Before buying a stock for its income, we want to see if the dividends have been stable in the past, and if the company has a track record of maintaining its dividend. For the purpose of this article, we only scrutinise the last decade of Avista’s dividend payments. The dividend has been stable over the past 10 years, which is great. We think this could suggest some resilience to the business and its dividends. During the past ten-year period, the first annual payment was US$0.84 in 2010, compared to US$1.62 last year. Dividends per share have grown at approximately 6.8% per year over this time.

Dividends have grown at a reasonable rate over this period, and without any major cuts in the payment over time, we think this is an attractive combination.

Dividend Growth Potential

While dividend payments have been relatively reliable, it would also be nice if earnings per share (EPS) were growing, as this is essential to maintaining the dividend’s purchasing power over the long term. Earnings have grown at around 8.9% a year for the past five years, which is better than seeing them shrink! Earnings per share are growing at an acceptable rate, although the company is paying out more than half of its profits, which we think could constrain its ability to reinvest in its business.

We’d also point out that Avista issued a meaningful number of new shares in the past year. Regularly issuing new shares can be detrimental – it’s hard to grow dividends per share when new shares are regularly being created.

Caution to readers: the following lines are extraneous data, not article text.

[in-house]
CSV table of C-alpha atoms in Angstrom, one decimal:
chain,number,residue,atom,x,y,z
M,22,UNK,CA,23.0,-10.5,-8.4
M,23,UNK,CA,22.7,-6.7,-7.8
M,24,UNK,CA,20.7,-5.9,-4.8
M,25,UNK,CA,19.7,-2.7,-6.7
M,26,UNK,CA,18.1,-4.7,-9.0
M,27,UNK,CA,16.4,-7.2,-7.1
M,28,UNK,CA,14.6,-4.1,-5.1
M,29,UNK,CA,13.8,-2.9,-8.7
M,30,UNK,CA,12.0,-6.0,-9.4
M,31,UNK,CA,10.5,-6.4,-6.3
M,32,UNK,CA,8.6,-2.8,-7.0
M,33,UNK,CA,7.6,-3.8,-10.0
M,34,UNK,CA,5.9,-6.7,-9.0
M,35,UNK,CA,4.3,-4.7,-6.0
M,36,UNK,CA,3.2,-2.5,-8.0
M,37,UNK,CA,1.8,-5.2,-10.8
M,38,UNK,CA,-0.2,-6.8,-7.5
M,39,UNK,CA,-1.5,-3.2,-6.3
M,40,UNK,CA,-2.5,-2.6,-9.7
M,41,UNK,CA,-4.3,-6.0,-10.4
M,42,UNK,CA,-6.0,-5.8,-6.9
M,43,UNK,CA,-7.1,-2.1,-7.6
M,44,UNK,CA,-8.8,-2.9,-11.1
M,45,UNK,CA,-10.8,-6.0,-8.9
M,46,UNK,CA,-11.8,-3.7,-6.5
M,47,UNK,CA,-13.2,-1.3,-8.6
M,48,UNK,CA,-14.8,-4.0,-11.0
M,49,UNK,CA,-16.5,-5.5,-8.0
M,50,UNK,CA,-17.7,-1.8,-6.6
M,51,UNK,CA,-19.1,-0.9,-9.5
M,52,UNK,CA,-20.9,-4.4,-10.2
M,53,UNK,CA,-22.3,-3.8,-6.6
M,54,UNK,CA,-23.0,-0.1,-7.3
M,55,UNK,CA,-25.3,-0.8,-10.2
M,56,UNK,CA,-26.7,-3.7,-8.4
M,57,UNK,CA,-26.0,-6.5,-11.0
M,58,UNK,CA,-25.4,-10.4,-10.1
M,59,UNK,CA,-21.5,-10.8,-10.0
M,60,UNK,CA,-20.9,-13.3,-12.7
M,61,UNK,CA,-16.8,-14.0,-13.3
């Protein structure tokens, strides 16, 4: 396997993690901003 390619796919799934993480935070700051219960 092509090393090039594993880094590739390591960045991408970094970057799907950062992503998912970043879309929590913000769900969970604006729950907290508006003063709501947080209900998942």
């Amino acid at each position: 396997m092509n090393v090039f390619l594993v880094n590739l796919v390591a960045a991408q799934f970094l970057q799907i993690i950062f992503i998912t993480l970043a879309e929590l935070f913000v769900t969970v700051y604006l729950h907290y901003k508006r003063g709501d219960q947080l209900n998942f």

Conclusion

To summarise, shareholders should always check that Avista’s dividends are affordable, that its dividend payments are relatively stable, and that it has decent prospects for growing its earnings and dividend. First, we think Avista has an acceptable payout ratio, although its dividend was not well covered by cashflow. That said, we were glad to see it growing earnings and paying a fairly consistent dividend. Ultimately, Avista comes up short on our dividend analysis. It’s not that we think it is a bad company – just that there are likely more appealing dividend prospects out there on this analysis.

It’s important to note that companies having a consistent dividend policy will generate greater investor confidence than those having an erratic one. However, there are other things to consider for investors when analysing stock performance. Case in point: We’ve spotted 4 warning signs for Avista (of which 2 shouldn’t be ignored!) you should know about.

If you are a dividend investor, you might also want to look at our curated list of dividend stocks yielding above 3%.

If you spot an error that warrants correction, please contact the editor at [email protected] This article by Simply Wall St is general in nature. It does not constitute a recommendation to buy or sell any stock, and does not take account of your objectives, or your financial situation. Simply Wall St has no position in the stocks mentioned.

We aim to bring you long-term focused research analysis driven by fundamental data. Note that our analysis may not factor in the latest price-sensitive company announcements or qualitative material. Thank you for reading.